It’s about a month before the election, and already we are being bombarded with commercials urging us to vote for Issue 3, which would allow “full-service” casinos to be established in Columbus and three other Ohio cities. For weeks, we’ve seen the Fraternal Order of Police arguing in favor of Issue 3, and most recently the pro-Issue 3 ads have featured former Ohio State Treasurer Mary Ellen Withrow, who reassures us that the casinos will, in fact, pay their taxes, and two women who are riding us a bus to a casino in another state and lamenting that they can’t gamble closer to home. So far, I don’t think I’ve seen a single ad against Issue 3. Obviously, the moneyed interests strongly favor casino gambling in Ohio.
Nevertheless, I’m pretty sure I’m going to vote against Issue 3. The proponents of the Issue say it will create 34,000 jobs connected with construction and then operation of the casinos and keep $1 billion in Ohio that Ohio citizens would otherwise gamble away in Indiana or West Virginia or Detroit. I don’t know whether those statistics are reasonable or valid, and I don’t care. I just think casinos are bad for communities, and I don’t want one in Columbus. I’ve been to Detroit, where casino gambling was supposed to revitalize downtown, and I don’t think it has worked. In fact, I think the contrary is true. The “Greektown” section of Detroit is pretty grim — a few casinos in an otherwise blighted area that doesn’t seem safe to walk around. Why would we want that in Columbus?
I don’t buy the “jobs at any cost” arguments. Other forms of vice — such as prostitution, opium dens, or legalized underage drinking — no doubt also would produce “jobs” and keep money in Ohio, or maybe even attract “vice tourists” from other states. The fact that other states are willing to slip into sleaze doesn’t mean Ohio needs to follow suit just to keep a few bucks in the state treasury. Casino gambling seems to bring with it crime, prostitution, guns, theft, drunkenness, and other generally inappropriate conduct. If 34,000 jobs and $1 billion in lost revenue is the price to pay for avoiding having that unsavory atmosphere in my home town, I am perfectly willing to pay it.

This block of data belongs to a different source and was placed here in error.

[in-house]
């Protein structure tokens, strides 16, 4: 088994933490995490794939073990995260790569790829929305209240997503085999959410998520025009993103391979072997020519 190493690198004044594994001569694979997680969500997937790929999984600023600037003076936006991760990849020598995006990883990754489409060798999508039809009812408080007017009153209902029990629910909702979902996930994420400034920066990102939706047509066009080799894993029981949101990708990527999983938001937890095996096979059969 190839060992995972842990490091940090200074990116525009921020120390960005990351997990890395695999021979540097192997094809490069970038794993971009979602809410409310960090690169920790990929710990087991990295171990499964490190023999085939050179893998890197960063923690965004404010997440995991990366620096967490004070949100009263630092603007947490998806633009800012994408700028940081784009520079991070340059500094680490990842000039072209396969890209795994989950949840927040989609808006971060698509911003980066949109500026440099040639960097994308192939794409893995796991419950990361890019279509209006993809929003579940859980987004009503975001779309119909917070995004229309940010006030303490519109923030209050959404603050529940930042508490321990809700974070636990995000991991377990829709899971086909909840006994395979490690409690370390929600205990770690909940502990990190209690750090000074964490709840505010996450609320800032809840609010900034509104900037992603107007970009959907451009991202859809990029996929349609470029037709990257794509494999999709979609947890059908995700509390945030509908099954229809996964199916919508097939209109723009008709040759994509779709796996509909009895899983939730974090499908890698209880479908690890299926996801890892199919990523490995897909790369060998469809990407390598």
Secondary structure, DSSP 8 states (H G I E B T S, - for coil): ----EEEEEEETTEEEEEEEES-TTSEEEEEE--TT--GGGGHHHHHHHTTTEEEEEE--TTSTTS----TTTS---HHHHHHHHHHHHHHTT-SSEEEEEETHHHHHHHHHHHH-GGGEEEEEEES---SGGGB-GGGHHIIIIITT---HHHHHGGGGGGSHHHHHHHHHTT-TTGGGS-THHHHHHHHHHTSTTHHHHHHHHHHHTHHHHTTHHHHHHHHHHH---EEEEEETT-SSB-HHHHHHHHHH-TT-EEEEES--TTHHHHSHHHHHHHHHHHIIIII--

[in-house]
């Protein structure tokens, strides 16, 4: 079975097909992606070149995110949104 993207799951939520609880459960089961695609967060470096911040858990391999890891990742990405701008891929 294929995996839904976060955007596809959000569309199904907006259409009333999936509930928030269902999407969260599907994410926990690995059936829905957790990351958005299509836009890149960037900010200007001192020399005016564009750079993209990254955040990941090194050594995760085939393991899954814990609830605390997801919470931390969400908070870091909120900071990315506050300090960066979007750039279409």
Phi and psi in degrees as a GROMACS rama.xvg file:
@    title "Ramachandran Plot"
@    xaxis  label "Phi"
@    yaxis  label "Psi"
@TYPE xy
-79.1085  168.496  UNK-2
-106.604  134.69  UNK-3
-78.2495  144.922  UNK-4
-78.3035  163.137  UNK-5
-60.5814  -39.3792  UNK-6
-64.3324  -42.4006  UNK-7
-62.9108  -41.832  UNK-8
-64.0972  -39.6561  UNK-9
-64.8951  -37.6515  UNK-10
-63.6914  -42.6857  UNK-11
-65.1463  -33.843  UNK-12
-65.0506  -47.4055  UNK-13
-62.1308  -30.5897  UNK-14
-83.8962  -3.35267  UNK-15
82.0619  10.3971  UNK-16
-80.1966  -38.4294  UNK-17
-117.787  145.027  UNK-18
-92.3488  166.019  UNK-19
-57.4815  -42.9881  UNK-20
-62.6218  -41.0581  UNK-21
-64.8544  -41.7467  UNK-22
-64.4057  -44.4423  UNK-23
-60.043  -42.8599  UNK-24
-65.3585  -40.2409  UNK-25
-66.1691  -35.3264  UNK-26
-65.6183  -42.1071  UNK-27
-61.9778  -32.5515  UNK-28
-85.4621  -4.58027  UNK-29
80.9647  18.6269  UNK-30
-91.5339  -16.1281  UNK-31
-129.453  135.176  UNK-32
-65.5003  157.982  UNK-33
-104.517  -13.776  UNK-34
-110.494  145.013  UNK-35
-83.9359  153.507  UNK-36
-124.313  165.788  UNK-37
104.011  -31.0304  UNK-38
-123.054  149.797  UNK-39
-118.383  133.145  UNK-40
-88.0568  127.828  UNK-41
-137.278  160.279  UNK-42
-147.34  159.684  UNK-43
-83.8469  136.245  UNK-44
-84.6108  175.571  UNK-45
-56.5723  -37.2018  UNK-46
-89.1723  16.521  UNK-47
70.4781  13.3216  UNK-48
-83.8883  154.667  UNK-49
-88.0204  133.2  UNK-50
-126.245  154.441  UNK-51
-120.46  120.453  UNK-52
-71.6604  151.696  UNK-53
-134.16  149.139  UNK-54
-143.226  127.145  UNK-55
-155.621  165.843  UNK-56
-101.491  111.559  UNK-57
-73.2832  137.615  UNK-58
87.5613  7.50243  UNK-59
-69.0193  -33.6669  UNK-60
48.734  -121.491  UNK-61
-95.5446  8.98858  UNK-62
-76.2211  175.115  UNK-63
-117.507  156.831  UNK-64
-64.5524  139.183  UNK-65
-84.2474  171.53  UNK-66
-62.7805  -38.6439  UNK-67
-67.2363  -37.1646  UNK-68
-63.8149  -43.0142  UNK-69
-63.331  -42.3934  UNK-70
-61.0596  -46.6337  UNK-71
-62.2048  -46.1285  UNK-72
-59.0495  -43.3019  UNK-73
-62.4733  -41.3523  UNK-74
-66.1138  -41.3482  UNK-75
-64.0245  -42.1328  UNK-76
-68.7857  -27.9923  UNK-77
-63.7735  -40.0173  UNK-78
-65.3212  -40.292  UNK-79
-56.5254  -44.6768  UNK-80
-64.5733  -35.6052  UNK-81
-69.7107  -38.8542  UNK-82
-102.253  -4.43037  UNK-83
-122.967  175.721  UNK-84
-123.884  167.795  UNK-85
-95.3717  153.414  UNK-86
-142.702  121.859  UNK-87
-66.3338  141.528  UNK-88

In Ohio we have had statewide initiatives on casino gambling repeatedly in recent years. Last year a bruising campaign produced a strong rejection of casino gambling at the ballot box, and yet it is back on the ballot, again, this year. It seems unfair to allow moneyed interests to put the same issue on the ballot over and over again, until their less well-heeled opponents have exhausted their resources and the proposition finally is approved after repeated defeats. In my mind, that is just another reason to vote against Issue 3.